Their classmates took to the streets to protest gun violence and to implore adults to restrict guns, seeming to forecast a generational shift in attitudes toward the Second Amendment. But at high school and college gun ranges around the country, these teens and young adults gather to practice shooting and talk about the positive influence firearms have had on their lives.
What do they say they learn? Patience. Discipline. Responsibility.
“I’ve never gone out onto a range and not learned something new,” said Lydia Odlin, a 21-year-old member of the Georgia Southern University rifle team.
There are an estimated 5,000 teams at high schools and universities around the country, according to the National Shooting Sports Foundation, and their popularity hasn’t waned despite criticism after it emerged that the gunman who killed 14 students and three staff members at a Florida high school had been a member of the JROTC rifle team. The youths who are involved, coaches and parents say there’s an enormous difference between someone bent on violence and school gun clubs that focus on safety and teach skills that make navigating life’s hardships easier.
The clubs use a variety of firearms — from air rifles that shoot pellets to 9 mm pistols that fire bullets. Its members invest hundreds of dollars in specialized stiff uniforms and shoes that provide stability and support for spending hours standing, kneeling or lying prone to fire at targets down range. Some have hopes of representing the U.S. in the Olympics. Some simply love the camaraderie and mental focus required.
On a recent weekend, close to a dozen high school and college gun team members gathered at the University of North Georgia in Dahlonega to work with JP O’Connor, a coach affiliated with USA Shooting, the Olympic organization. For the first hour he only talks — not about techniques or scores, but about mental strategy.
“I want to encourage you to be self-aware and to be disciplined about what you’re doing,” he said. “If you are patient with yourself, life is a lot easier — or less difficult.”
Many of the students came with their parents. All of them say they have no qualms about putting a firearm in the hands of kids, many of whom are too young to drive a car, vote or buy alcohol.
“So many people have assumed — and I picked that word on purpose — that guns are bad,” O’Connor told The Associated Press. “Some people are, ‘I can’t believe you’re teaching kids to shoot.’ Well, I’m not teaching kids to shoot. I’m teaching kids life skills. And I’m teaching them about a topic that is very contentious … and when we educate people about something and they’re not ignorant about it, then we’re actually safer.”
Emily Clegg from Monroe accompanied her 16-year-old daughter, Ashley, to O’Connor’s session. Clegg said that in the two years Ashley has been involved in the JROTC program, she’s seen “tremendous, positive things” happen to her, from motivation and leadership to learning to set goals.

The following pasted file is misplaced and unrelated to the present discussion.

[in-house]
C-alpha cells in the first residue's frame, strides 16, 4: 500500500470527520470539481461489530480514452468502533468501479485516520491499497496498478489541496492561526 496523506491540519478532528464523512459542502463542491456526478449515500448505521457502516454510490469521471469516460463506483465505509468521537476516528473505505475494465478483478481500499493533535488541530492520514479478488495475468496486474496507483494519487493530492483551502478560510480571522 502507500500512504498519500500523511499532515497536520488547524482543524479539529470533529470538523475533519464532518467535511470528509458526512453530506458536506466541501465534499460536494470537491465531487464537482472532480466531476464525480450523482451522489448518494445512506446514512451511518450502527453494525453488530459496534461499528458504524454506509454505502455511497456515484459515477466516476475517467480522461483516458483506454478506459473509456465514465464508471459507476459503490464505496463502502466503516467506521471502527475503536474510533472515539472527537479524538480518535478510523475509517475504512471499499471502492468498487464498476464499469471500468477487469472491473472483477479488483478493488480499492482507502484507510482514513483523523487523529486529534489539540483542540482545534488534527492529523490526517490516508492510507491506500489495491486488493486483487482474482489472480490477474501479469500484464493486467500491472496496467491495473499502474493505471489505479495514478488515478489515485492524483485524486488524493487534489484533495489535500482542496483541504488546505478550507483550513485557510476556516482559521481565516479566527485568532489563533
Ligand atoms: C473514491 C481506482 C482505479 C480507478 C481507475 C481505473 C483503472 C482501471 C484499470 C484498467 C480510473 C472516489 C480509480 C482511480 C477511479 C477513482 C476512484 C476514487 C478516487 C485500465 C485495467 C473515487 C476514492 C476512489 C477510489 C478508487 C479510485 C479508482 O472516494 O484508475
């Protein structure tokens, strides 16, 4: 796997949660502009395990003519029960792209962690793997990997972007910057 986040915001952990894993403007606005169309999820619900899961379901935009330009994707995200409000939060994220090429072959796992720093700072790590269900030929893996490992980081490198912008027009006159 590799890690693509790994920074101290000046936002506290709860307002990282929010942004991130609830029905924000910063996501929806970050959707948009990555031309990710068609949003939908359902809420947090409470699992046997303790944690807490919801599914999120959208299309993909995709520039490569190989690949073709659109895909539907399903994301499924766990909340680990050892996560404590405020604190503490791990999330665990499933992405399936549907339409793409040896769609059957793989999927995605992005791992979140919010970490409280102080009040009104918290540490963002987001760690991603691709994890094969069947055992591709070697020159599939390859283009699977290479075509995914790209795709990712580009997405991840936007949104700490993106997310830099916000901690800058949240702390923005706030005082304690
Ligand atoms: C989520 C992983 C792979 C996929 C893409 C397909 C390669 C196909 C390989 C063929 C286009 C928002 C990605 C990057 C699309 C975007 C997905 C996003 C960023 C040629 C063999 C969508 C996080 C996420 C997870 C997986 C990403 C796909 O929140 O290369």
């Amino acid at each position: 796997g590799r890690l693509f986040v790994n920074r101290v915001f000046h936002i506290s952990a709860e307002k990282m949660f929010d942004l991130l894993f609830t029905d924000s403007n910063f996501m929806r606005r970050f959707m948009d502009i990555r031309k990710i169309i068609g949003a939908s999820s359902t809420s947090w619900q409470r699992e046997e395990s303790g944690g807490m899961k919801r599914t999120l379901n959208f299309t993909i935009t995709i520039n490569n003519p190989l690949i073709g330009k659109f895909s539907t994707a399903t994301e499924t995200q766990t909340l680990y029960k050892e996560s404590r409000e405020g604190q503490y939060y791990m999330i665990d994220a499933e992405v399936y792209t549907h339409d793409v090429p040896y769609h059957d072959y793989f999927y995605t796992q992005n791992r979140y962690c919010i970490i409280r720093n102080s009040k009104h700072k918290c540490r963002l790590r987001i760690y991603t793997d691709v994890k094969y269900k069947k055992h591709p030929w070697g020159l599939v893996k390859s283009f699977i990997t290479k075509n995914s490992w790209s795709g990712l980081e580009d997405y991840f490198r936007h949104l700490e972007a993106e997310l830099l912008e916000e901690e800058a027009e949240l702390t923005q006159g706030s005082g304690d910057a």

Everyone is upset by gun violence, “but I don’t think what students are doing here will lead to that,” Clegg said.
Mike Lewis, who started the Carrollton High School team, recalled bringing his .22-caliber rifle to school in the 1980s. He might open up the trunk in the school parking lot to show it off to his classmates or one of the teachers. “Now there’s a whole knee-jerk reaction based on ignorance and misunderstanding,” he lamented.
It’s a unique sport that doesn’t attract typical jocks, he said. Rather than brawn, it’s a very brainy sport, and he’s proud that most of his team is made up of straight-A students.
Kevin Neuendorf, the director of marketing communications at USA Shooting, said views toward school gun clubs are part of the cultural divide in the country.
“There are a lot of misperceptions out there about the gun culture and all that, but for many it’s just a way of life. Most people who are shooters, respect the sport and respect the game and have a respect for the firearm they shoot and for the people around them,” he said. “I question anybody who can’t go out to a gun range and have fun. That’s the way our athletes see it and that’s the way our sport is built.
“It’s no different than playing basketball or soccer. … For our athletes and for our club members and for our parents, that gun is no different than Serena’s tennis racket … and through that gun and through that firearm, what comes? Unbelievable discipline, opportunity, showing them success. Not every kid can be successful at basketball or football.”
Odlin grew up in Maine, a microcosm of the country’s divisions over guns. In the northern, more rural parts of the state, hunting is more prevalent. But in the southern, more-populated part, she said, she wasn’t even allowed to wear her rifle team’s T-shirt in high school.
“Overall, it was something you just didn’t talk about. You just kind of avoided the topic of guns,” she said.
As soon as she moved to Georgia, she was greeted with more acceptance.
“You say you’re on a rifle team, there’s no negativity surrounded by it. It’s, ‘Oh cool. What do you shoot? How far do you shoot?'”
Few go on to compete at the college level. After spending time working at a range and honing her skills, Odlin made the team in her second year. What she learns on the range, she said, has helped her in untold ways.
“You can’t become a quality shooter without becoming a quality person off the range too. The amount of focus just blends right into schoolwork,” she said.q